Step two is medium pilot plants (30-50 MW). This phase, which includes Vattenfall’s Schwarze Pumpe and the Lacq project of TOTAL allows the validation of the full process at small-scale, that is to say all the integrated oxy-chain components highlighted in the figure on the previous page à‚— ASU, boiler, FGC and CO2 processing), and to acquire data for further performances definition.
Relative to the boiler component itself, the firing system (burner and O2 mixing conditions), the furnace thermodynamic and the material specificities are tested.
Oxycoal carbon capture units feature an air separation unit that removes nitrogen so that the coal is burned in pure oxygen. The CO2 emitted is then compressed for piping away. Source: Vattenfall
Step three is pre-commercial demonstration. This phase is based on intermediate size utility power plants (150 MWe to 350 MWe gross) and allows the validation of the CO2 specific systems of the oxy-chain (for example, the ASU, the boiler with its burners and the CO2 compression and purification), as well as their full integration, at the significant size needed for commercial release.
It also includes validation of the anticipated performances and optimization of the interfaces between systems, as well as overall operability. This step represents the first tests of the technology close to nomal commercial conditions, which proves the major technical and economical parameters before commercial offering.
Schwarze Pumpe demonstration project
Alstom was awarded the contract by Vattenfall to build the steam generator and electrostatic precipitator (ESP) for the first 30 MW oxycombustion plant in the world, designed to operate on air, as well as on oxygen mode. The pilot plant is located at the Schwarze Pumpe power station in Brandenburg, Germany, and is at present in the final phase of commissioning. i.e. performance testing.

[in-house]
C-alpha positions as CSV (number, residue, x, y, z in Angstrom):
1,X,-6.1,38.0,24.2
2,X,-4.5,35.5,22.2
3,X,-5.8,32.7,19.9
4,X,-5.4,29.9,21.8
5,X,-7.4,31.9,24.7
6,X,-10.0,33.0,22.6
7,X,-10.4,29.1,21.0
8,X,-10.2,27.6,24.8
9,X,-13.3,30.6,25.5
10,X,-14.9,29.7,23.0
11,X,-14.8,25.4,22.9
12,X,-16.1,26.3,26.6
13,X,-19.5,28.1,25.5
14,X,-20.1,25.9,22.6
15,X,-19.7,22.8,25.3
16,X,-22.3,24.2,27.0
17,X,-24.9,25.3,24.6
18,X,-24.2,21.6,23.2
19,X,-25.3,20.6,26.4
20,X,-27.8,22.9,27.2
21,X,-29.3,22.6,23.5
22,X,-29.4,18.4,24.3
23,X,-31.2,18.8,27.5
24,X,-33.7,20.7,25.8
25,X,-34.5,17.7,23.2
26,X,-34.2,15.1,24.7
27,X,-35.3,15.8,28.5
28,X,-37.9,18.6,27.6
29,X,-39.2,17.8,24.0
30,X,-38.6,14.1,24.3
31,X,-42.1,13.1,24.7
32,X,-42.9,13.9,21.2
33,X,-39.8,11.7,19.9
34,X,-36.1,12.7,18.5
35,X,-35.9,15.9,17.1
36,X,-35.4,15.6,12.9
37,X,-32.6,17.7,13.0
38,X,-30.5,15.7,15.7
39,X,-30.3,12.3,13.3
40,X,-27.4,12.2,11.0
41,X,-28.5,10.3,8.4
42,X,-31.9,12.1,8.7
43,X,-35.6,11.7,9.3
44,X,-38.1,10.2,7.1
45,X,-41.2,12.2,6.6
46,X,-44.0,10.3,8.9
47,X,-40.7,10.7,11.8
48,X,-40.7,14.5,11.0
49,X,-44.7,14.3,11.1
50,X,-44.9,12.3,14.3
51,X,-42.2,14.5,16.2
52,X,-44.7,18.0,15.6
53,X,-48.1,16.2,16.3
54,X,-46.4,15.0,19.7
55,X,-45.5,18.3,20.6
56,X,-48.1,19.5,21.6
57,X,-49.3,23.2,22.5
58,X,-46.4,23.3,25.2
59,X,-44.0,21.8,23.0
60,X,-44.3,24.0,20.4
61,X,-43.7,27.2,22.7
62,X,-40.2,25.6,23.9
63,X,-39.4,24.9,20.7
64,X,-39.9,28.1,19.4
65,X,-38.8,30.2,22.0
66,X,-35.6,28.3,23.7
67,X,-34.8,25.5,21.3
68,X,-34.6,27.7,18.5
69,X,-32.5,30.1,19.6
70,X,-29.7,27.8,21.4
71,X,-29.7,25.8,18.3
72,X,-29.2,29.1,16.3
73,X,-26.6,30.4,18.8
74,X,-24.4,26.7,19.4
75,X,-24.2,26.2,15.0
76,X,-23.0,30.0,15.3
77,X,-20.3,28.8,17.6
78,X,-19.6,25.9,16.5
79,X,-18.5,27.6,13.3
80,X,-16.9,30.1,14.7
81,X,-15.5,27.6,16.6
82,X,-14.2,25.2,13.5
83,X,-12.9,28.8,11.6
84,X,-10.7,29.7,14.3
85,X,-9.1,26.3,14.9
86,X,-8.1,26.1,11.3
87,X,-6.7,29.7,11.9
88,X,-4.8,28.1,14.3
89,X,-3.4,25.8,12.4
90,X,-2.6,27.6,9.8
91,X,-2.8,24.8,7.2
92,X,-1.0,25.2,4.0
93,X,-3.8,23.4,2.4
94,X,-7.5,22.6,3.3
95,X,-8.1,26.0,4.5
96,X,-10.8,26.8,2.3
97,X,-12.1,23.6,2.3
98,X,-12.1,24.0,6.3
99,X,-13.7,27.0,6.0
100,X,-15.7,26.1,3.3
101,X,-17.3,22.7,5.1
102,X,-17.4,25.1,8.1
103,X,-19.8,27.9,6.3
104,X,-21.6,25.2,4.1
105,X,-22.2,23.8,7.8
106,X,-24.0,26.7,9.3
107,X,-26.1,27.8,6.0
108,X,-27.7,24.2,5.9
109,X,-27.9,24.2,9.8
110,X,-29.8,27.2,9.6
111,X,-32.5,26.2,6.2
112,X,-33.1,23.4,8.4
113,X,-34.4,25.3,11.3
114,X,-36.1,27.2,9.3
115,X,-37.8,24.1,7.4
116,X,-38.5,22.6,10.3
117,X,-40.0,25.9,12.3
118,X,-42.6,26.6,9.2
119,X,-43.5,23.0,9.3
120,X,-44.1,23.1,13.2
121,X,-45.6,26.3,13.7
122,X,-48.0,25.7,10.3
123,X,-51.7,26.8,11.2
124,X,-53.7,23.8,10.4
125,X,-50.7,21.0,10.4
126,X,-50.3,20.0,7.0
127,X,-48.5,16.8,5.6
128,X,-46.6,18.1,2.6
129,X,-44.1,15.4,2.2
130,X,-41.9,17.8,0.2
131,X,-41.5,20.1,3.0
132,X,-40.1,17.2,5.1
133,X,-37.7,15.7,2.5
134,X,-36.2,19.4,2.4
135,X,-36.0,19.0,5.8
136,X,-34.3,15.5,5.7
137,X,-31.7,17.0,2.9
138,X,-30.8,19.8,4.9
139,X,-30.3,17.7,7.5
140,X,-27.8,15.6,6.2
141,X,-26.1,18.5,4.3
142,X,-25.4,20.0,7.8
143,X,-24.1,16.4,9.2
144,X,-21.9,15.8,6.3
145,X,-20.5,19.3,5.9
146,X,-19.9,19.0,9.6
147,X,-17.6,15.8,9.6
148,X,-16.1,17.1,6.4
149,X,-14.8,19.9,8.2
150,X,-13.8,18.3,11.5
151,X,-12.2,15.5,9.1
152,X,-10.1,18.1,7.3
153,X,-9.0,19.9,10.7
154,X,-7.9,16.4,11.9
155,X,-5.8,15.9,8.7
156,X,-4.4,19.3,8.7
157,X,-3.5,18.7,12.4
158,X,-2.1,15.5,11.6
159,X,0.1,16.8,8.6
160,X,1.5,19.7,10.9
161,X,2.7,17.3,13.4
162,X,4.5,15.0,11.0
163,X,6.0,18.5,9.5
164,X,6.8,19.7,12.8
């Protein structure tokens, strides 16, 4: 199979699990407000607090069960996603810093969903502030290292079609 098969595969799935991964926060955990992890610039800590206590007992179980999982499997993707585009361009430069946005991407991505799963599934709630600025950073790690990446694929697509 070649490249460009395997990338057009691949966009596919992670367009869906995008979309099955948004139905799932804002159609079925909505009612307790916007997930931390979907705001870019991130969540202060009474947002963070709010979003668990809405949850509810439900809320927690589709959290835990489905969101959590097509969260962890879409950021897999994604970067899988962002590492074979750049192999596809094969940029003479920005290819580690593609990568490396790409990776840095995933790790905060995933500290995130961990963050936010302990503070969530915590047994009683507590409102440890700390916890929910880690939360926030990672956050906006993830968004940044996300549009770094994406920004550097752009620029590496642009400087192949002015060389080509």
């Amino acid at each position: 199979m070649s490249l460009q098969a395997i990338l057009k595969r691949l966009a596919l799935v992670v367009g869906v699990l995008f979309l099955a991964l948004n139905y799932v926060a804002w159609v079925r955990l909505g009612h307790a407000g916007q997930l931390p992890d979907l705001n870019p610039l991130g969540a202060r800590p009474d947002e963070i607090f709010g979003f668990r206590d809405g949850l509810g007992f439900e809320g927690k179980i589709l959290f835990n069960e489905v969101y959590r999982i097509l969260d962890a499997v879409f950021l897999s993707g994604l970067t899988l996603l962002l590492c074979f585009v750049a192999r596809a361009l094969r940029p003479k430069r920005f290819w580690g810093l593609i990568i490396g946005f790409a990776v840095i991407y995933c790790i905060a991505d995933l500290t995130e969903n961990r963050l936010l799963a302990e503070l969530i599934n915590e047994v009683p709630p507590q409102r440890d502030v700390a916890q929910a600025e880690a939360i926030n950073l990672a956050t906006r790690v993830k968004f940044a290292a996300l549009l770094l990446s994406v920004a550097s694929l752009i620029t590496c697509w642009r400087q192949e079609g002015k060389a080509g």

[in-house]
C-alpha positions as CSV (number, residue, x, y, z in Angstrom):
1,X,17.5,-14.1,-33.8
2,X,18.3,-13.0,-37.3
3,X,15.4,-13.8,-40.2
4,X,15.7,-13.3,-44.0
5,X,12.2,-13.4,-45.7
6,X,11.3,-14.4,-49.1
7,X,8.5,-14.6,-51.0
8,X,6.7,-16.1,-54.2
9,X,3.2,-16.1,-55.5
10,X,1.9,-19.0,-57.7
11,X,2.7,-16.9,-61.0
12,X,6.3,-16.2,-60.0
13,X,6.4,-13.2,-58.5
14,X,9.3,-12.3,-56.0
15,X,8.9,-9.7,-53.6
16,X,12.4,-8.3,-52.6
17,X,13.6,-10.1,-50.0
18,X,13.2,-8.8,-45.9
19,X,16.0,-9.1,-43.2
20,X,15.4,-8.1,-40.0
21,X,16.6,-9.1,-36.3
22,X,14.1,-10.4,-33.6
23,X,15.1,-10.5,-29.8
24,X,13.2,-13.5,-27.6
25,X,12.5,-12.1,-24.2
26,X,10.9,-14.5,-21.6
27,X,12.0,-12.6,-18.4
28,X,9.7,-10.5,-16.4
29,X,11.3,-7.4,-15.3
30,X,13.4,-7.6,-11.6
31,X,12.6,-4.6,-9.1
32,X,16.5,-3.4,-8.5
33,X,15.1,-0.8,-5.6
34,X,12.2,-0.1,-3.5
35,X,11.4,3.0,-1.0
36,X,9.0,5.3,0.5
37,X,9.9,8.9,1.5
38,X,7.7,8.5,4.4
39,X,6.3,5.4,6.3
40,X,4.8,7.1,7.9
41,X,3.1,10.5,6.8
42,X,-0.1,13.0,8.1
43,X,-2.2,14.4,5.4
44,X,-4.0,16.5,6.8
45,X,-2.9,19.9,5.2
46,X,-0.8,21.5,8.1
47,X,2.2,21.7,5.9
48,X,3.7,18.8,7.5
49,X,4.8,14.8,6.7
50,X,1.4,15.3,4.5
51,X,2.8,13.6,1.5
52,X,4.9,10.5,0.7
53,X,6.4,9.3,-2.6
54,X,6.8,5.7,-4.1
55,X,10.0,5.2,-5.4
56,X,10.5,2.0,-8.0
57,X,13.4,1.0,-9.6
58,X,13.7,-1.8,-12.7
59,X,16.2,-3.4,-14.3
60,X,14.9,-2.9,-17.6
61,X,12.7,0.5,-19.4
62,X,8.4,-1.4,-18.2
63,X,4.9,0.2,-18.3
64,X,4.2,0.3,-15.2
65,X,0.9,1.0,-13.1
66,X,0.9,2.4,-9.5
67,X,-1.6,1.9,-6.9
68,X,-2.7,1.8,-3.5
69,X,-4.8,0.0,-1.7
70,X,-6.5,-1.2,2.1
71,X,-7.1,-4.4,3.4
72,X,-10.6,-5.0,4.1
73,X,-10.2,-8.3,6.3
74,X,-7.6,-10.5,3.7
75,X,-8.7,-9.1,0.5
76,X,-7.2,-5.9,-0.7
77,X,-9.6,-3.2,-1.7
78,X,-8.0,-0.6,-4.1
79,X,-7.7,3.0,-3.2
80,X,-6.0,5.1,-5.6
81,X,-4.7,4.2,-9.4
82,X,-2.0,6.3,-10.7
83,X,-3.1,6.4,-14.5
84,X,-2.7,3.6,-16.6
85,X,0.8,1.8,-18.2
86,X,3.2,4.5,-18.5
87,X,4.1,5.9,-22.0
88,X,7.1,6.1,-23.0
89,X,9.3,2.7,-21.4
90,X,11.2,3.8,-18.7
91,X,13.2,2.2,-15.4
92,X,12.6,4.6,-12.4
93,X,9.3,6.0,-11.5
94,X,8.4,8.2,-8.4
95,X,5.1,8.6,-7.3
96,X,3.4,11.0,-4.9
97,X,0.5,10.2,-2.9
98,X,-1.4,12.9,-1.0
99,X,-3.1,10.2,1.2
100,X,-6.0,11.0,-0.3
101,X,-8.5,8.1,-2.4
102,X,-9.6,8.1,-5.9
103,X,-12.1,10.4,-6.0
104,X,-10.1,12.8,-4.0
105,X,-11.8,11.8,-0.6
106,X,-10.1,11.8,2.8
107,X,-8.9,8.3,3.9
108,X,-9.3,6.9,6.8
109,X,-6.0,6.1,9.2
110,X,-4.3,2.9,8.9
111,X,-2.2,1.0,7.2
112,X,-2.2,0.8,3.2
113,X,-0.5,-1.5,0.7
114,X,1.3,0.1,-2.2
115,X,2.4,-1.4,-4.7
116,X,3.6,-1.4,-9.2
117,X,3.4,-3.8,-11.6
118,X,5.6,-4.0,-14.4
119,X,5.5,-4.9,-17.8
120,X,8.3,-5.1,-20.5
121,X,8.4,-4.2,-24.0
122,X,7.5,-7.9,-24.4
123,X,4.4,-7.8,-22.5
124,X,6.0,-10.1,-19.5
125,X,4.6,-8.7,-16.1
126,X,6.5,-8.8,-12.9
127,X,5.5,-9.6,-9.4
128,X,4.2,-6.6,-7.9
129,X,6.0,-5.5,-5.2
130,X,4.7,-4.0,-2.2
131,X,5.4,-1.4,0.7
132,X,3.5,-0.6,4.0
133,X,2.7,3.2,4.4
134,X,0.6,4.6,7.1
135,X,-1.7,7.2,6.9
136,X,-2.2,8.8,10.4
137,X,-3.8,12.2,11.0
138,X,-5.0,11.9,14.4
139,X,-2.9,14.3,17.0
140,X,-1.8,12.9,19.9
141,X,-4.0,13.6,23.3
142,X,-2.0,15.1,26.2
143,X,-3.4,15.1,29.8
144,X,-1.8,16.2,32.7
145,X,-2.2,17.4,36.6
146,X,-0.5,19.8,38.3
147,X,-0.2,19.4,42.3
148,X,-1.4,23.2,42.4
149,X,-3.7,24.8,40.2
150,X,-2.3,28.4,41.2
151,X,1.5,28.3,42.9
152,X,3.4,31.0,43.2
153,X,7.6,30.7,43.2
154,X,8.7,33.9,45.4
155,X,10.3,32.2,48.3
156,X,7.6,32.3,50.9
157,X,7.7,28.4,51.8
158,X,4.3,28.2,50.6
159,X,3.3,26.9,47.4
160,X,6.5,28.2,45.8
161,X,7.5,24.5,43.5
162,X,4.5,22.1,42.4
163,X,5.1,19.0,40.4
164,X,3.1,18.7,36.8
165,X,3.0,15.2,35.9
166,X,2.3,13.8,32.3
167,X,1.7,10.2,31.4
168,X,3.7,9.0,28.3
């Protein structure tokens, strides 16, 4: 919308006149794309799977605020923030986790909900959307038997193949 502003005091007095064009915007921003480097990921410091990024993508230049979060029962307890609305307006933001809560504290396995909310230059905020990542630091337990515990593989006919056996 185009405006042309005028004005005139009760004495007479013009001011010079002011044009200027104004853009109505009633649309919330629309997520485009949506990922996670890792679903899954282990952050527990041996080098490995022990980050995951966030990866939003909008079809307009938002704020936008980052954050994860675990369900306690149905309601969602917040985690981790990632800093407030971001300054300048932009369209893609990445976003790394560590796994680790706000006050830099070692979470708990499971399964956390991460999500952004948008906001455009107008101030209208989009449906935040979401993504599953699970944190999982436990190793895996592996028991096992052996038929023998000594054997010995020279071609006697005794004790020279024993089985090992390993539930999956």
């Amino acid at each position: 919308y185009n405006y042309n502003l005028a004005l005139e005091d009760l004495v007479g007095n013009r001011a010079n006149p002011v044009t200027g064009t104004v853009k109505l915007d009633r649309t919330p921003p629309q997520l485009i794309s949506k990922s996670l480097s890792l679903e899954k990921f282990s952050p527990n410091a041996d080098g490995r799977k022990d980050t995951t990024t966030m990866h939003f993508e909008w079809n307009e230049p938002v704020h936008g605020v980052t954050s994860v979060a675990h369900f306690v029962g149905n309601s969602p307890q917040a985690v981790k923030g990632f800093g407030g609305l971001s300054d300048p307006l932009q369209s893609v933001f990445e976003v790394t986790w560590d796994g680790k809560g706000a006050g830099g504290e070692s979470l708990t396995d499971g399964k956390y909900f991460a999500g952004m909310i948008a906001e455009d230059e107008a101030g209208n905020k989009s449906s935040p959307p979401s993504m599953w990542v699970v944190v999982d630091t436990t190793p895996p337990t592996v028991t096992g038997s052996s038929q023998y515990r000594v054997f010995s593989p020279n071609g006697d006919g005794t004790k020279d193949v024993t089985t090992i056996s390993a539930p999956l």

The 30 MW pilot plant is intended to validate and support the technical concept and serve as the main step towards the construction of a 200 MWe to 300 MWe demonstration power plant generating “near-zero CO2” electricity under commercial conditions by 2015 or earlier.
At the oxyfuel pilot plant, the complete process chain is implemented as is necessary for usage at large-scale power plants. This includes, besides the steam generator, everything from the ASU for the supply of oxygen to the steam generator, the ESP, the flue gas desulphurization plant (FGD), the FGC and the CO2 treatment plant. This approach allows testing each component of the complete capture technology chain and the interaction of the different components in terms of startup, shutdown, and switch from air to oxy-fuel combustion, as well as load change behaviour. The only exception here is the lack of a steam turbine, where no significant changes are anticipated compared to today’s technology.
Nevertheless, for a full scale application the integration of new heating sources and sinks will be of major importance.
As Vattenfall has a wide operational experience on steam turbines and generators, it is not necessary to implement these components at the oxyfuel pilot plant. The steam generated by the pilot plant will be fed to the existing steam-cycle of the Schwarze Pumpe power station.
The steam generator of the oxyfuel pilot plant has a thermal output of 30 MW and generates about 40 tonnes/h (t/h) of steam at 330 à‚°C and 25 bar. To do this, 5.2 t/h of pulverized lignite and 10 t/h of oxygen are required. At full load operation, approximately 9 t/h of liquid carbon dioxide are produced. The steam parameters were selected in order to supply the steam to the 18 bar auxiliary steam network of the Schwarze Pumpe industrial site (paper mill and briquette factory).
The multi-pass drum steam generator is equipped with indirect firing where the pulverized coal burner, providing an output of 30 MW is located on the ceiling of the combustion chamber. The pulverized coal burner is ignited by a gas firing system.
The steam generator is designed by Alstom and planned in a way that it can be operated on air, as well as on oxygen plus recirculated flue gas.
For both operating methods, comparative studies at a load range between 50 per cent and 100 per cent are possible, which allows a scaling of the results applicable for the oxyfuel operation (operation with pure oxygen) in a demonstration plant.
Pulverized coal is fed from the fuel silo to the burner via pneumatic transport. The carrier gas can be either air or, when running in oxyfuel mode, cold re-circulated flue gas.
The ash from the boiler and the ESP is transported through the respective openings in the hopper to gas-proof discharge screw conveyors and from there via conveyor belts and the bucket elevator to the ash silo. The supply of fuel and disposal of ashes is by trucks.
Approximately 70 per cent of the hot flue gas volume is re-circulated downstream of the electrostatic precipitator. A major part of the necessary flue gas and oxygen flow is mixed upstream of the burner.
Additionally, there is a possibility to increase the oxygen concentration in single burner oxidant inlets by adding pure oxygen, or to feed pure oxygen directly into the combustion chamber through the burner.